The writer of this article is a Cal State Long Beach student who has requested anonymity.
Five years ago, just weeks before I graduated from high school, I was contemplating how my life was going to be once I finished school. Being an undocumented student, I turned down the opportunity to go study at UC Merced. The reason had to do with money because I was not able to receive financial aid to pay off my education. At that time, undocumented students did not qualify for financial aid such as FAFSA or Cal Grants and the only scholarships were offered through non-state funds. It was not until 2013 that Dreamers were able to obtain a Cal Grant through the California Dream Act.
DACA has given many undocumented immigrants the opportunity to improve our lives. If the Trump administration revokes the program now, I will face the familiar feeling of discouragement that I had before DACA.
Nearing high school graduation, I remained lost and desperate, with no idea what the future would hold for me. School seemed too expensive to pay for out of my own pocket, and with no job it made the situation more difficult.
Just when I started losing hope, I received a call on a Saturday morning in June from a friend who was in the same situation. I remember he said, “Ya escuchaste las noticias?” Have you heard the news? I said “No, not yet. What’s the matter?”
He told me that President Obama had signed an executive order to launch Deferred Action for Childhood Arrivals (DACA), a policy that enables certain undocumented immigrants who entered the country as children to receive a work permit and temporary, renewable protection from deportation.
A sense of hope came back to me after that phone call. I knew I was eligible to apply for this program. Thirteen years ago, I began a new life alongside my family after moving to the United States from Aguascalientes, Mexico.
At the age of 10, I promised myself that I would take advantage of the opportunities this country gave me, and this was one of them that I could not pass on.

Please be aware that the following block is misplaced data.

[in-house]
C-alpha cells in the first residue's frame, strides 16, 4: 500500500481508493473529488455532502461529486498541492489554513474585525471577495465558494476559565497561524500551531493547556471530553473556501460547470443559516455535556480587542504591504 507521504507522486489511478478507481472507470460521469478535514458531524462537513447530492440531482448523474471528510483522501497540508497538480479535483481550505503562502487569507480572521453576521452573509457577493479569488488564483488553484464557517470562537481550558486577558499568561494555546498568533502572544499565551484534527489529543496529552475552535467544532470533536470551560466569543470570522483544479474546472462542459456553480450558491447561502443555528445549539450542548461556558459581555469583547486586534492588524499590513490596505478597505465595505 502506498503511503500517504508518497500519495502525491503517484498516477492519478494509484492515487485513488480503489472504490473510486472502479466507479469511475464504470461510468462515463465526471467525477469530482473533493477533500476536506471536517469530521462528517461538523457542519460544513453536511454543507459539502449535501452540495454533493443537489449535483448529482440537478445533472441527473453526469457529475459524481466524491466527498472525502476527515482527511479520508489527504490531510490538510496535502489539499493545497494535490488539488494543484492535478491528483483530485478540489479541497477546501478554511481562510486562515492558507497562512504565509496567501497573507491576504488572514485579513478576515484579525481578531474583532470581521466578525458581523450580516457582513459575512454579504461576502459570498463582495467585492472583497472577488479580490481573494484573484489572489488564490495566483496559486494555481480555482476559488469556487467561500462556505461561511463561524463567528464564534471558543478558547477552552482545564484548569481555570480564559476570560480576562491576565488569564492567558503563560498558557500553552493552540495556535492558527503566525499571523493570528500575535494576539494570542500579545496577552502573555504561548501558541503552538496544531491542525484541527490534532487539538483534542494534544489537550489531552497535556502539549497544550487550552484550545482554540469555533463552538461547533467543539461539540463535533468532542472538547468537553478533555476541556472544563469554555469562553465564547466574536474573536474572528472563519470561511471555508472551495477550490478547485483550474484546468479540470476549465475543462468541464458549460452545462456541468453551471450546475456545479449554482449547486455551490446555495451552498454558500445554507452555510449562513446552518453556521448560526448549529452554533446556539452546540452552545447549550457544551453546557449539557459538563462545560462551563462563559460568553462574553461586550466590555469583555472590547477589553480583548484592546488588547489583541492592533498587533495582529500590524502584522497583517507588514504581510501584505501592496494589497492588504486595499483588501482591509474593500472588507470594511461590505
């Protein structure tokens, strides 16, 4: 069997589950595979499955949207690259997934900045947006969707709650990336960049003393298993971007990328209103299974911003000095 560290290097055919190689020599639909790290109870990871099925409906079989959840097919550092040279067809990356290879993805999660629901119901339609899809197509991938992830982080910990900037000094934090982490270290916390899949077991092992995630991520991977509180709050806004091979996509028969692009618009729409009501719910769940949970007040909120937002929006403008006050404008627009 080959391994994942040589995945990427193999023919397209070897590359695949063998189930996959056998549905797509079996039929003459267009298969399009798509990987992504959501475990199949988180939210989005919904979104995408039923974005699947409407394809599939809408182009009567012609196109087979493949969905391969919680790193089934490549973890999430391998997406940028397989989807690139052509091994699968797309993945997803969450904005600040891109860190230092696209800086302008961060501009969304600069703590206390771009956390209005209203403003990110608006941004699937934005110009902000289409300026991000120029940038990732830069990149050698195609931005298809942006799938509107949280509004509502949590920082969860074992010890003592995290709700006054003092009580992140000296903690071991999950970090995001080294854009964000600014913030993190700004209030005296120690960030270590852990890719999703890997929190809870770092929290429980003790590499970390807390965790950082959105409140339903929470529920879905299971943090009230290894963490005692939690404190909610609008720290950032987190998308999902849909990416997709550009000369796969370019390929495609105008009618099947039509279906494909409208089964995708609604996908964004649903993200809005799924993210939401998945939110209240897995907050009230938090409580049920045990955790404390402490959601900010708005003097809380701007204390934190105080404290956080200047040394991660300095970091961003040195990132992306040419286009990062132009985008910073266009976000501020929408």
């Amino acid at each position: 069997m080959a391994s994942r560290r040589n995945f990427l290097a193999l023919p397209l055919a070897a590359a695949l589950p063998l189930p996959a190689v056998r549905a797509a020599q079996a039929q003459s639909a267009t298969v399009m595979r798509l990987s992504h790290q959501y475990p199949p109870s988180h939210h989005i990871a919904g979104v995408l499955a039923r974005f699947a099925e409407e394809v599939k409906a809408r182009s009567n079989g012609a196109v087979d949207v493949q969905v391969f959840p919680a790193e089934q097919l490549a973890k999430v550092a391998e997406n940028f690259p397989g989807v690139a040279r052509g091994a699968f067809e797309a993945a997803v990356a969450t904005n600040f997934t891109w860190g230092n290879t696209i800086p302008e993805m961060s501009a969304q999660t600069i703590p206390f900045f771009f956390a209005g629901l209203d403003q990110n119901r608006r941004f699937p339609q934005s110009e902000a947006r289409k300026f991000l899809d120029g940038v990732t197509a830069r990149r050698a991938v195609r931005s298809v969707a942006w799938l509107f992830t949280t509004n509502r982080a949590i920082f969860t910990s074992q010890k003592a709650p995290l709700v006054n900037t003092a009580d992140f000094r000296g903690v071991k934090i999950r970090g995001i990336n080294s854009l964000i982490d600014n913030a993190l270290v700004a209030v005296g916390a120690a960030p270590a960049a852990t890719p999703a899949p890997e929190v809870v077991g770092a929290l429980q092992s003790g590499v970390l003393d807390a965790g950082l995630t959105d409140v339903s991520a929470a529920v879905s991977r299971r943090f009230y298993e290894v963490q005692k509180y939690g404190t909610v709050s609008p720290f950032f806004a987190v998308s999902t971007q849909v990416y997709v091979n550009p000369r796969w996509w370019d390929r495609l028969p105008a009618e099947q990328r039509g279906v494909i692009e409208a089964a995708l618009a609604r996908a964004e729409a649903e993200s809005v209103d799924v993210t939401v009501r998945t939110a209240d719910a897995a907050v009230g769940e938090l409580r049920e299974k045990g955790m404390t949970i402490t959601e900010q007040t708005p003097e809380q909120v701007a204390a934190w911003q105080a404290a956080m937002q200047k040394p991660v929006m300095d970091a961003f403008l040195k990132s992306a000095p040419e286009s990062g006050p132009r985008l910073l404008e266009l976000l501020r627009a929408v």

The news completely changed my life for the better. I knew it was only a matter of time before new opportunities opened for me. I had to apply quickly to get the work permit that would allow me to get my first job and, with that, I was able to get my driver’s license and financial aid to go to college.
A couple months after applying for DACA, I received the approval and right away started looking for jobs. I felt such relief knowing that I could finally help my mother pay rent and bills. I enrolled at a community college to continue my education as I pursued my career goals.
Five years later, I have taken advantage of what DACA gave me. I am known as a Dreamer (after the DREAM Act, a bill that never fully passed in Congress, that would have protected young undocumented immigrants like me). And I will always be because I never stop dreaming. My dreams consist of achieving the American dream, and proving wrong those who doubt DACA recipients.
If it wasn’t for this opportunity, I wouldn’t have been hired by companies or finished my education. After I finish the fall semester, I will be graduating from California State University, Long Beach, and I don’t think that would have been possible if it wasn’t for DACA.
In fact, 94 percent of beneficiaries say they couldn’t have accessed better educational opportunities without DACA and their average wages have also jumped from $10.29 to $17.46 per hour, helping our families and local economies, thanks to the program, according to a national survey headed by Tom K. Wong, professor at the University of California, San Diego.
Now, with reports of President Trump likely to get rid of DACA, everything could come down in the blink of an eye. Dreamers are living with the fear that this policy could be revoked and harm their future because we can’t afford to lose our permit to work legally. Hundreds of thousands of people like me rely on this policy to work, continue our education, and live free without the fear of getting deported.
Now that DACA is in imminent danger, it is important to continue the fight in order to continue contributing to our families, communities, and this country that has giving us the chance to show our potential. Yes, I am a Dreamer, but I turn my dreams into reality. “La lucha continua.” The fight continues.